TREASURIES-Curve flattens on Fed hike speculation, before supply

Mon Mar 24, 2014 3:57pm EDT

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(Updates prices)
    * Two-, five-year notes underperform before supply
    * Treasury to sell $96 bln in 2-, 5-, 7-year notes this week
    * Twos/30s yield curve flattest since July
    * Fed buys $648 mln debt due 2024-2031

    By Karen Brettell
    NEW YORK, March 24 (Reuters) - The U.S. Treasuries yield
curve flattened on Monday, with long-dated debt prices gaining
while intermediate-dated debt prices pared losses, before the
U.S. government sells $96 billion in new debt to investors
nervous that the Federal Reserve may raise interest rates sooner
than expected.
    Short and intermediate-dated Treasuries yields have jumped
since Federal Reserve Chair Janet Yellen said Wednesday that the
central bank could raise rates six months after its current
bond-buying program ends, suggesting a potential hike could
happen as early as spring of 2015.
    "You're seeing a lot of activity in terms of curve trading,
money migrating ... out of the front end and into the long end
of the market," said Richard Bryant, a managing director in
Treasuries trading at Mizuho Securities in New York. "The
market's interpretation is that they are moving up the timing in
terms of rate hikes."
    Two-year note yields rose as high as 0.47
percent, the highest since September and up from 0.34 percent
before Yellen's remarks. Five-year note yields
increased to 1.77 percent, the highest since Jan. 9 and
seven-year note yields rose to 2.34 percent, the
highest since January 23.
    The notes pared much of these losses to then trade flat as
10-year notes and 30-year bond prices turned positive.
    Benchmark 10-year notes were last up 4/32 in
price to yield 2.74 percent, having risen as high as 2.78
percent earlier in the day. The yields have risen from around
2.66 percent since Yellen's comments.
    For the 30-year bond, prices rose 23/32 in price
to yield 3.57 percent, down from 3.70 percent earlier. The
yields have fallen from 3.62 percent before Yellen's comments.
   Shorter-dated Treasuries also underperformed longer-dated
bonds as investors continued exiting trades that had bet that
the Treasuries yield curve would steepen.
    The spread between two-year note yields and 30-year bonds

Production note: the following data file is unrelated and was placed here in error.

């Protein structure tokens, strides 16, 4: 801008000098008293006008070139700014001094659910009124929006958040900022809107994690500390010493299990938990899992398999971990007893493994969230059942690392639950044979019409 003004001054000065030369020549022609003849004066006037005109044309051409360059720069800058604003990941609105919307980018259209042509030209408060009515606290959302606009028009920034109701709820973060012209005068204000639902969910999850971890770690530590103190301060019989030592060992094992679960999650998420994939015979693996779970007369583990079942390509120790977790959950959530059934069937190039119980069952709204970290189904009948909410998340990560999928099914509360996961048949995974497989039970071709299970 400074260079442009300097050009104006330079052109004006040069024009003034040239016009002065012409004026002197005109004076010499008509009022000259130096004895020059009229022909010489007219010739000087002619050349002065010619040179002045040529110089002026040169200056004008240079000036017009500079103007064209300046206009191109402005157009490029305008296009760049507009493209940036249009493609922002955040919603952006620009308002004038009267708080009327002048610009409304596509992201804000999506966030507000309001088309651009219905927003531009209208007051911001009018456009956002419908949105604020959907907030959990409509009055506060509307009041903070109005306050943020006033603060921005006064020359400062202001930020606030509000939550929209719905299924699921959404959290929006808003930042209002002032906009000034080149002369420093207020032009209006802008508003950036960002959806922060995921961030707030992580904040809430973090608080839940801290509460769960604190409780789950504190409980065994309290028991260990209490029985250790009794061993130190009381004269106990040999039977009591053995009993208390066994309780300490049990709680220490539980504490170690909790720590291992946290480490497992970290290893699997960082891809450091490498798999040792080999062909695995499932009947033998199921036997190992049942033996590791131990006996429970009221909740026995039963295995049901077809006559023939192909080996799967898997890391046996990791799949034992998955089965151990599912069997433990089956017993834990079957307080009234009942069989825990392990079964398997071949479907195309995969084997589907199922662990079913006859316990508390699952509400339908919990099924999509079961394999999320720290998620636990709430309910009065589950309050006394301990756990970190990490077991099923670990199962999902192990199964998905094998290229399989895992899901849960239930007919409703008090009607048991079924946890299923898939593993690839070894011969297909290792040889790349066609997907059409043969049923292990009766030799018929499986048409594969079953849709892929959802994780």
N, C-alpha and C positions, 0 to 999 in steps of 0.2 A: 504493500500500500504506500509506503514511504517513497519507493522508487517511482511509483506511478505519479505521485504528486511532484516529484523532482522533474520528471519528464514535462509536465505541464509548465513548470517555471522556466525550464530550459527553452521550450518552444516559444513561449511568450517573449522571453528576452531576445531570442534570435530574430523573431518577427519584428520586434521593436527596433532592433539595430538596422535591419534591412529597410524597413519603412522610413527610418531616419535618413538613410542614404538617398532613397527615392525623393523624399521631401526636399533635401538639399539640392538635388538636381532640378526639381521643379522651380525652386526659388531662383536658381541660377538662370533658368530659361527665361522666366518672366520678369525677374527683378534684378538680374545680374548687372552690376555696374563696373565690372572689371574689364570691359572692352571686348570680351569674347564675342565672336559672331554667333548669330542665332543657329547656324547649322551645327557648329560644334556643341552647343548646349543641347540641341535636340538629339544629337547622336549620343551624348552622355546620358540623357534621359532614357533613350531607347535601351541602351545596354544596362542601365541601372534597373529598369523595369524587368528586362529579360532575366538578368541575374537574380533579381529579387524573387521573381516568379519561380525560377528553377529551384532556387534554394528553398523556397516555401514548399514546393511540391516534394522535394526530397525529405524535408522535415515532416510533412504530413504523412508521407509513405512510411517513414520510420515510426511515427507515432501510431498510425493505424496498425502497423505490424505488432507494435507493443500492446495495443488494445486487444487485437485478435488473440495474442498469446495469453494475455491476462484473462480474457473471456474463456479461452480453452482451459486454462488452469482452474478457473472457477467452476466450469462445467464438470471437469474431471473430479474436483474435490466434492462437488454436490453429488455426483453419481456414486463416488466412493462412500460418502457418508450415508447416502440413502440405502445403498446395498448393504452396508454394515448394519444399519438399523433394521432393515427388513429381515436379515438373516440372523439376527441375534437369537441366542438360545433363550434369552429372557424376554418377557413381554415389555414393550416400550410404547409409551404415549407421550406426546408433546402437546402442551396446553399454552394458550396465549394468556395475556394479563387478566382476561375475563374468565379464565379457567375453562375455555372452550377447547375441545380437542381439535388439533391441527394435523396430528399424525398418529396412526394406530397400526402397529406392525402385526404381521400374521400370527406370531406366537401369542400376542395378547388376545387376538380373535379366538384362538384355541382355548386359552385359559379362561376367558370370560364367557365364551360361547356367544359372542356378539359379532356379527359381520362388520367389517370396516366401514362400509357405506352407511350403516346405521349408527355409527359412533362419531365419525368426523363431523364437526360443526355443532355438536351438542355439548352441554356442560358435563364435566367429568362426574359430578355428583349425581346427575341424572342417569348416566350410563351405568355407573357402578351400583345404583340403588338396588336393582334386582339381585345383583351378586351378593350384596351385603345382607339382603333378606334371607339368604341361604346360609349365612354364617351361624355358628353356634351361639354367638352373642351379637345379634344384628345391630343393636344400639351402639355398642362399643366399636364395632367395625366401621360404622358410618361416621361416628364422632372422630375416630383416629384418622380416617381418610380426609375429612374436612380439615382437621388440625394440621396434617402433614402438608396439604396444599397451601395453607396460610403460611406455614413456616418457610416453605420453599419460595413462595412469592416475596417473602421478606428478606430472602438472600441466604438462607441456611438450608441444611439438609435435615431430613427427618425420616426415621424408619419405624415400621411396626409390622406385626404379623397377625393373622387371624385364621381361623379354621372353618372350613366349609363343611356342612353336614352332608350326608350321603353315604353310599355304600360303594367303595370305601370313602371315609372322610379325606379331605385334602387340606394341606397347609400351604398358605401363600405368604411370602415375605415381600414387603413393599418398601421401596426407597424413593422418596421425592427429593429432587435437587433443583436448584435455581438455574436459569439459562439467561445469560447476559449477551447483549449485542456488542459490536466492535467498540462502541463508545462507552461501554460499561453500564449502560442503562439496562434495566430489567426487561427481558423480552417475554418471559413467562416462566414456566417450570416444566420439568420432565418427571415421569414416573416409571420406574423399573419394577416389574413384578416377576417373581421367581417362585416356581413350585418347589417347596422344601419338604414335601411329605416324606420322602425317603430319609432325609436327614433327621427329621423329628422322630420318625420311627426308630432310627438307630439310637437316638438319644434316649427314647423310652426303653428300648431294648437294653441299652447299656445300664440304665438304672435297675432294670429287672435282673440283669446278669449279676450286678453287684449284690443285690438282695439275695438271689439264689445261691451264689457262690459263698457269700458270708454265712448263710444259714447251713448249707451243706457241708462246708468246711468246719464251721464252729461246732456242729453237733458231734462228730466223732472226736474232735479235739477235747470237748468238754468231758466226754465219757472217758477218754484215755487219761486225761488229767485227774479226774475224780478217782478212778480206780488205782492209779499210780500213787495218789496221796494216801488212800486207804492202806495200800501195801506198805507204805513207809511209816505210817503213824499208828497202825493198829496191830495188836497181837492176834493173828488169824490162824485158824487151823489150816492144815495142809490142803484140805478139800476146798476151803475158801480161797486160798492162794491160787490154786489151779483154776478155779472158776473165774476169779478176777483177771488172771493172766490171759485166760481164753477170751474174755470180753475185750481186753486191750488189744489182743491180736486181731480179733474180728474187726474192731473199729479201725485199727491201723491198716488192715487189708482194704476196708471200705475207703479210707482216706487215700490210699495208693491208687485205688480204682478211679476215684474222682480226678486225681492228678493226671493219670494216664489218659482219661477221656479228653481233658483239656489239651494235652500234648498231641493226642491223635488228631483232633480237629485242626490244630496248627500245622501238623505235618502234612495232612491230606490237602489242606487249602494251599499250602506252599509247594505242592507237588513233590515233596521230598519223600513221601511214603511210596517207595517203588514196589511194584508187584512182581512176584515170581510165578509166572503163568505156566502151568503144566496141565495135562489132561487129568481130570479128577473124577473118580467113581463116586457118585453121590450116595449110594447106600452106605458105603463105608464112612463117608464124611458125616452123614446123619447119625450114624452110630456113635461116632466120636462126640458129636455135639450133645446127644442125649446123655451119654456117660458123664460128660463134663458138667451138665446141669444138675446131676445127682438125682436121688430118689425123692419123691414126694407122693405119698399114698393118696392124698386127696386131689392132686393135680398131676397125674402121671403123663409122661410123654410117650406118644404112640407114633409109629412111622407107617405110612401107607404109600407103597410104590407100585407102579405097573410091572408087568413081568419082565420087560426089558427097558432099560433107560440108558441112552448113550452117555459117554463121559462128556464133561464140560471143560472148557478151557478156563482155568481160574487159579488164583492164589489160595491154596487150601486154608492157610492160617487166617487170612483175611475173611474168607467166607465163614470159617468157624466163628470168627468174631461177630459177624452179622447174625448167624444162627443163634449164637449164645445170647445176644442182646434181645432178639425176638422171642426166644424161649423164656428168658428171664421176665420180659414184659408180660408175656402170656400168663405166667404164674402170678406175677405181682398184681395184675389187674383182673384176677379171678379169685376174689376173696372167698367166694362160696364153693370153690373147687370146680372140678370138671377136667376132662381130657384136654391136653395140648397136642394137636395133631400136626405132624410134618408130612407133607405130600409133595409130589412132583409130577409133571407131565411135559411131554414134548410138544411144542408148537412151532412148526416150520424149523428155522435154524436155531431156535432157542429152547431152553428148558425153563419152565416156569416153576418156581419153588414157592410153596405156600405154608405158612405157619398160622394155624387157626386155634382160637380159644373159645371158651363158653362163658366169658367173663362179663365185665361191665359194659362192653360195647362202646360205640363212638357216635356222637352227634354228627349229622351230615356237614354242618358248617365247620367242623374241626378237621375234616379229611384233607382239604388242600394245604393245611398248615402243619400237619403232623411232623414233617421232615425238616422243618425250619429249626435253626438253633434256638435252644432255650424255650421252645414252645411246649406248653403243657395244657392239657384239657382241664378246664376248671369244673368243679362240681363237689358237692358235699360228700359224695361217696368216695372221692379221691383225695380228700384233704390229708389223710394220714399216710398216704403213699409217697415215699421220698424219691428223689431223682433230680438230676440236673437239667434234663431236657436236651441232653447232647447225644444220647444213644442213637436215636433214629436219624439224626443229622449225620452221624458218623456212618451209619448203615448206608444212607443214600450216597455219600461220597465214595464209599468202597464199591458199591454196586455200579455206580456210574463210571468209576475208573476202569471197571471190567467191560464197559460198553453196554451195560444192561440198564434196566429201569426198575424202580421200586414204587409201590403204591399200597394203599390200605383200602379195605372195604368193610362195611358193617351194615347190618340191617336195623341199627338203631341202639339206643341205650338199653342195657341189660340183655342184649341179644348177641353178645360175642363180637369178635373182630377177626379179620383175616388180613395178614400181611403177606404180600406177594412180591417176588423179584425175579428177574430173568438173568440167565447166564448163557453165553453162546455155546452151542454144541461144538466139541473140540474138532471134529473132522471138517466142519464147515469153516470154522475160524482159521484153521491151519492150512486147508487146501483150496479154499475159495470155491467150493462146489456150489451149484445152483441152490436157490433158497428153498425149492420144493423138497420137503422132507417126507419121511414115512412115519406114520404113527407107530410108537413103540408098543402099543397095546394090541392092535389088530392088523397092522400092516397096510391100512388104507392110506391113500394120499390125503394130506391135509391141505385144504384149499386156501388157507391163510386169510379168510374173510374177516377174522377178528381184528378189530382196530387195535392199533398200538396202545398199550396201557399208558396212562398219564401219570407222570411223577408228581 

yields tightened to 313 basis points, the
narrowest since July. That spread had widened to 367 basis
points in November.
    Demand for intermediate-dated debt will be tested this week,
with the Treasury due to sell $32 billion in two-year notes on
Tuesday, $35 billion in five-year notes on Wednesday and $29
billion in seven-year notes on Thursday, in addition to $13
billion in reopened two-year floating rate notes on Wednesday.
    Weak technicals are adding to pressure on the market, with
five-year notes breaking above support levels for yields of
around 1.72 percent, said Jim Vogel, an interest rate strategist
at FTN Financial in Memphis, Tennessee.
    "That has people nervous in front of supply on Wednesday for
fives," he said.
    Corporate bond spreads, meanwhile, have tightened even as
Treasuries sell off, reflecting that investors are continuing to
accept lower returns for higher risks as they seek out any
incremental yields offered in fixed income products.
    Investment-grade corporate bond spreads narrowed to 1.20
 percentage points over Treasuries on Friday, the
lowest since 2007, while high-yield corporate bond spreads also
fell to 3.76 percentage points, near their lowest
level since 2007, according to data by Merrill Lynch.
    Corporate bonds have been among the favorite investments of
pension funds and other investors struggling to hit high return
targets in a low interest rate environment.
    The Fed bought $648 million in Treasuries due from 2024 to
2031 on Monday as part of its ongoing purchases.

 (Editing by Bernadette Baum and Jonathan Oatis)
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